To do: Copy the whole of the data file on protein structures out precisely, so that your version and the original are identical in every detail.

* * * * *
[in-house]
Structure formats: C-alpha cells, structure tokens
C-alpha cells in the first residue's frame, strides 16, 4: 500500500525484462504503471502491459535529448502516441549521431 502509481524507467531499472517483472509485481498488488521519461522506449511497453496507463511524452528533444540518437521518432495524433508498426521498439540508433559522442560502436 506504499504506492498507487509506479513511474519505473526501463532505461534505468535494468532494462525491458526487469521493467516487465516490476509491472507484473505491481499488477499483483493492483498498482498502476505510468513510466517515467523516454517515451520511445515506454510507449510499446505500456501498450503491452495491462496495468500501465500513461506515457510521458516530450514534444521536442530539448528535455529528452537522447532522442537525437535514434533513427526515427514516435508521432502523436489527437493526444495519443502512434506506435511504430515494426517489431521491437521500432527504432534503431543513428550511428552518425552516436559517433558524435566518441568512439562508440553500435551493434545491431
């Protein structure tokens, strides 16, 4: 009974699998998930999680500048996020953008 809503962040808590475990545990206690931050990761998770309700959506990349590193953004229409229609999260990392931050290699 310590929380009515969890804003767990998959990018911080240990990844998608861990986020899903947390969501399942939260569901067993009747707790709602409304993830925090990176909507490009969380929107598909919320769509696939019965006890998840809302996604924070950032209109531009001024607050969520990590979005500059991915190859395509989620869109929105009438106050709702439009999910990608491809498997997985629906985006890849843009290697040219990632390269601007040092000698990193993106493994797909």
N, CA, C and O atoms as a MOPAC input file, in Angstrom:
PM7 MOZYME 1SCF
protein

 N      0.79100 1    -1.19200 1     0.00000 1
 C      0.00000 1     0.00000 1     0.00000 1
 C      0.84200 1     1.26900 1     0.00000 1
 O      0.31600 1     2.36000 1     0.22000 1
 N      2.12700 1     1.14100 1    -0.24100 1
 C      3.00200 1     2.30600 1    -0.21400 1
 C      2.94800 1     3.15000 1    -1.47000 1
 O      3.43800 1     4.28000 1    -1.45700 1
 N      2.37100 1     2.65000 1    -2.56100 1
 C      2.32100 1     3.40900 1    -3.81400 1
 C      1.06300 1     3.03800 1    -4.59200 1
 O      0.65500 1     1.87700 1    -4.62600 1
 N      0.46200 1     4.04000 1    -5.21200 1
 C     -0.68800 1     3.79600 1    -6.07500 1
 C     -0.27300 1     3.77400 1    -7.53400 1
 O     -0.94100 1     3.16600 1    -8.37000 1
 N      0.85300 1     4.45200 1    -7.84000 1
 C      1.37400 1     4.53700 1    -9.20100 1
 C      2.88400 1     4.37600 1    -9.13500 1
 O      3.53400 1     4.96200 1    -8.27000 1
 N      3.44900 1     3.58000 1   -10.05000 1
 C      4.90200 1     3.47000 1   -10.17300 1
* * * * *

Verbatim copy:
[in-house]
Structure formats: C-alpha cells, structure tokens
C-alpha cells in the first residue's frame, strides 16, 4: 500500500525484462504503471502491459535529448502516441549521431 502509481524507467531499472517483472509485481498488488521519461522506449511497453496507463511524452528533444540518437521518432495524433508498426521498439540508433559522442560502436 506504499504506492498507487509506479513511474519505473526501463532505461534505468535494468532494462525491458526487469521493467516487465516490476509491472507484473505491481499488477499483483493492483498498482498502476505510468513510466517515467523516454517515451520511445515506454510507449510499446505500456501498450503491452495491462496495468500501465500513461506515457510521458516530450514534444521536442530539448528535455529528452537522447532522442537525437535514434533513427526515427514516435508521432502523436489527437493526444495519443502512434506506435511504430515494426517489431521491437521500432527504432534503431543513428550511428552518425552516436559517433558524435566518441568512439562508440553500435551493434545491431
């Protein structure tokens, strides 16, 4: 009974699998998930999680500048996020953008 809503962040808590475990545990206690931050990761998770309700959506990349590193953004229409229609999260990392931050290699 310590929380009515969890804003767990998959990018911080240990990844998608861990986020899903947390969501399942939260569901067993009747707790709602409304993830925090990176909507490009969380929107598909919320769509696939019965006890998840809302996604924070950032209109531009001024607050969520990590979005500059991915190859395509989620869109929105009438106050709702439009999910990608491809498997997985629906985006890849843009290697040219990632390269601007040092000698990193993106493994797909």
N, CA, C and O atoms as a MOPAC input file, in Angstrom:
PM7 MOZYME 1SCF
protein

 N      0.79100 1    -1.19200 1     0.00000 1
 C      0.00000 1     0.00000 1     0.00000 1
 C      0.84200 1     1.26900 1     0.00000 1
 O      0.31600 1     2.36000 1     0.22000 1
 N      2.12700 1     1.14100 1    -0.24100 1
 C      3.00200 1     2.30600 1    -0.21400 1
 C      2.94800 1     3.15000 1    -1.47000 1
 O      3.43800 1     4.28000 1    -1.45700 1
 N      2.37100 1     2.65000 1    -2.56100 1
 C      2.32100 1     3.40900 1    -3.81400 1
 C      1.06300 1     3.03800 1    -4.59200 1
 O      0.65500 1     1.87700 1    -4.62600 1
 N      0.46200 1     4.04000 1    -5.21200 1
 C     -0.68800 1     3.79600 1    -6.07500 1
 C     -0.27300 1     3.77400 1    -7.53400 1
 O     -0.94100 1     3.16600 1    -8.37000 1
 N      0.85300 1     4.45200 1    -7.84000 1
 C      1.37400 1     4.53700 1    -9.20100 1
 C      2.88400 1     4.37600 1    -9.13500 1
 O      3.53400 1     4.96200 1    -8.27000 1
 N      3.44900 1     3.58000 1   -10.05000 1
 C      4.90200 1     3.47000 1   -10.17300 1